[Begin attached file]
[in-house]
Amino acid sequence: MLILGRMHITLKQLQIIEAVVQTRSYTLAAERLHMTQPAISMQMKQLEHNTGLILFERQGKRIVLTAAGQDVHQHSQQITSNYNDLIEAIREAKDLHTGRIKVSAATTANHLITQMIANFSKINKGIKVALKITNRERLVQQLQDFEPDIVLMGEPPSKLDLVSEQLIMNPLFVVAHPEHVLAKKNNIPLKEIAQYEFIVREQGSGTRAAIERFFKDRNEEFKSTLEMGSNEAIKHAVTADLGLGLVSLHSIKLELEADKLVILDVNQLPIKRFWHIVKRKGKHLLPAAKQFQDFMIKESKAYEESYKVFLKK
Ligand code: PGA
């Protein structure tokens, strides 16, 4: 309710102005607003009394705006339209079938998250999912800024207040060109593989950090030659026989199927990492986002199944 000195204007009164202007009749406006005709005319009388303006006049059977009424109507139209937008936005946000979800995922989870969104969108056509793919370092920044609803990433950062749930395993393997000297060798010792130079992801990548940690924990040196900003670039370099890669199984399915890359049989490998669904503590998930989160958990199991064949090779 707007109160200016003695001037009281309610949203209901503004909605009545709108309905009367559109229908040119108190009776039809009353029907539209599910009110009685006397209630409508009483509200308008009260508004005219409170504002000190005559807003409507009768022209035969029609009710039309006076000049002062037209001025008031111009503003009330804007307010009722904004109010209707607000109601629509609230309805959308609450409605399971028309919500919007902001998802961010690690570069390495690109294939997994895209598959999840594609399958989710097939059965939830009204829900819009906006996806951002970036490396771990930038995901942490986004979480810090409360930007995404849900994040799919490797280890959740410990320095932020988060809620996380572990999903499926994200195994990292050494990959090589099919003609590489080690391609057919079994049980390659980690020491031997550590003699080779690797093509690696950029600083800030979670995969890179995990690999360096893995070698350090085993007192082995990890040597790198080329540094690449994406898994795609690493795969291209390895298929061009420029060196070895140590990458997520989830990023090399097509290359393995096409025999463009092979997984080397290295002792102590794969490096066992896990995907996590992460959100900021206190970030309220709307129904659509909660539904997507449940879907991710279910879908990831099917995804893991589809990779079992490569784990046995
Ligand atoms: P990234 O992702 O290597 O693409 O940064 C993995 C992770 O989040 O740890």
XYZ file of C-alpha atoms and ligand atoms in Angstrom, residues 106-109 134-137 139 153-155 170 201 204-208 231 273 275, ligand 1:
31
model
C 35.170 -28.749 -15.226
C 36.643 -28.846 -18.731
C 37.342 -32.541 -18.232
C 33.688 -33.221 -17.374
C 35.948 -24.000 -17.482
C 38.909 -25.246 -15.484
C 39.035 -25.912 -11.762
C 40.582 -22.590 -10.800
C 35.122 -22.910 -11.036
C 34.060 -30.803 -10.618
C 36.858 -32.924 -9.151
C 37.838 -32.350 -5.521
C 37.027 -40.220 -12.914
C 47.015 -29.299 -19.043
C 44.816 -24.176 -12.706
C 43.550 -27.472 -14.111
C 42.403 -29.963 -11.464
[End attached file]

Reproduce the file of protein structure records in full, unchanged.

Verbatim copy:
[in-house]
Amino acid sequence: MLILGRMHITLKQLQIIEAVVQTRSYTLAAERLHMTQPAISMQMKQLEHNTGLILFERQGKRIVLTAAGQDVHQHSQQITSNYNDLIEAIREAKDLHTGRIKVSAATTANHLITQMIANFSKINKGIKVALKITNRERLVQQLQDFEPDIVLMGEPPSKLDLVSEQLIMNPLFVVAHPEHVLAKKNNIPLKEIAQYEFIVREQGSGTRAAIERFFKDRNEEFKSTLEMGSNEAIKHAVTADLGLGLVSLHSIKLELEADKLVILDVNQLPIKRFWHIVKRKGKHLLPAAKQFQDFMIKESKAYEESYKVFLKK
Ligand code: PGA
């Protein structure tokens, strides 16, 4: 309710102005607003009394705006339209079938998250999912800024207040060109593989950090030659026989199927990492986002199944 000195204007009164202007009749406006005709005319009388303006006049059977009424109507139209937008936005946000979800995922989870969104969108056509793919370092920044609803990433950062749930395993393997000297060798010792130079992801990548940690924990040196900003670039370099890669199984399915890359049989490998669904503590998930989160958990199991064949090779 707007109160200016003695001037009281309610949203209901503004909605009545709108309905009367559109229908040119108190009776039809009353029907539209599910009110009685006397209630409508009483509200308008009260508004005219409170504002000190005559807003409507009768022209035969029609009710039309006076000049002062037209001025008031111009503003009330804007307010009722904004109010209707607000109601629509609230309805959308609450409605399971028309919500919007902001998802961010690690570069390495690109294939997994895209598959999840594609399958989710097939059965939830009204829900819009906006996806951002970036490396771990930038995901942490986004979480810090409360930007995404849900994040799919490797280890959740410990320095932020988060809620996380572990999903499926994200195994990292050494990959090589099919003609590489080690391609057919079994049980390659980690020491031997550590003699080779690797093509690696950029600083800030979670995969890179995990690999360096893995070698350090085993007192082995990890040597790198080329540094690449994406898994795609690493795969291209390895298929061009420029060196070895140590990458997520989830990023090399097509290359393995096409025999463009092979997984080397290295002792102590794969490096066992896990995907996590992460959100900021206190970030309220709307129904659509909660539904997507449940879907991710279910879908990831099917995804893991589809990779079992490569784990046995
Ligand atoms: P990234 O992702 O290597 O693409 O940064 C993995 C992770 O989040 O740890």
XYZ file of C-alpha atoms and ligand atoms in Angstrom, residues 106-109 134-137 139 153-155 170 201 204-208 231 273 275, ligand 1:
31
model
C 35.170 -28.749 -15.226
C 36.643 -28.846 -18.731
C 37.342 -32.541 -18.232
C 33.688 -33.221 -17.374
C 35.948 -24.000 -17.482
C 38.909 -25.246 -15.484
C 39.035 -25.912 -11.762
C 40.582 -22.590 -10.800
C 35.122 -22.910 -11.036
C 34.060 -30.803 -10.618
C 36.858 -32.924 -9.151
C 37.838 -32.350 -5.521
C 37.027 -40.220 -12.914
C 47.015 -29.299 -19.043
C 44.816 -24.176 -12.706
C 43.550 -27.472 -14.111
C 42.403 -29.963 -11.464